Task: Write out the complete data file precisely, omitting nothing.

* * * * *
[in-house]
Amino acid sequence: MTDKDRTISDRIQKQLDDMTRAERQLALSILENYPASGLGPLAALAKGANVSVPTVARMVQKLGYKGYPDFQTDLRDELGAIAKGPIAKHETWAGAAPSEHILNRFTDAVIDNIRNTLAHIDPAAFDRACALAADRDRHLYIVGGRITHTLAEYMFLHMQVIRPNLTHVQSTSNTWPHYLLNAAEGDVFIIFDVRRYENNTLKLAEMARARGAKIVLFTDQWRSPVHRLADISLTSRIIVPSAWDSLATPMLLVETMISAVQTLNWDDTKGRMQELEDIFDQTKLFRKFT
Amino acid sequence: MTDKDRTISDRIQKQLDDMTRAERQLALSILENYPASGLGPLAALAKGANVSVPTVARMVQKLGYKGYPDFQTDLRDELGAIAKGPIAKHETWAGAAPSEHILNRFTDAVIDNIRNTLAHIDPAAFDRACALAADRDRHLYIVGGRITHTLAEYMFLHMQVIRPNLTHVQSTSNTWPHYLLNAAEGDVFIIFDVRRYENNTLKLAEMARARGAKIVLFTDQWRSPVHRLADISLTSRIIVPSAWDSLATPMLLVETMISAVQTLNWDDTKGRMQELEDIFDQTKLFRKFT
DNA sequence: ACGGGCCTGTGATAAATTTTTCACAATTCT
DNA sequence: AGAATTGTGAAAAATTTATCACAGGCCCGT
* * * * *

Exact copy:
[in-house]
Amino acid sequence: MTDKDRTISDRIQKQLDDMTRAERQLALSILENYPASGLGPLAALAKGANVSVPTVARMVQKLGYKGYPDFQTDLRDELGAIAKGPIAKHETWAGAAPSEHILNRFTDAVIDNIRNTLAHIDPAAFDRACALAADRDRHLYIVGGRITHTLAEYMFLHMQVIRPNLTHVQSTSNTWPHYLLNAAEGDVFIIFDVRRYENNTLKLAEMARARGAKIVLFTDQWRSPVHRLADISLTSRIIVPSAWDSLATPMLLVETMISAVQTLNWDDTKGRMQELEDIFDQTKLFRKFT
Amino acid sequence: MTDKDRTISDRIQKQLDDMTRAERQLALSILENYPASGLGPLAALAKGANVSVPTVARMVQKLGYKGYPDFQTDLRDELGAIAKGPIAKHETWAGAAPSEHILNRFTDAVIDNIRNTLAHIDPAAFDRACALAADRDRHLYIVGGRITHTLAEYMFLHMQVIRPNLTHVQSTSNTWPHYLLNAAEGDVFIIFDVRRYENNTLKLAEMARARGAKIVLFTDQWRSPVHRLADISLTSRIIVPSAWDSLATPMLLVETMISAVQTLNWDDTKGRMQELEDIFDQTKLFRKFT
DNA sequence: ACGGGCCTGTGATAAATTTTTCACAATTCT
DNA sequence: AGAATTGTGAAAAATTTATCACAGGCCCGT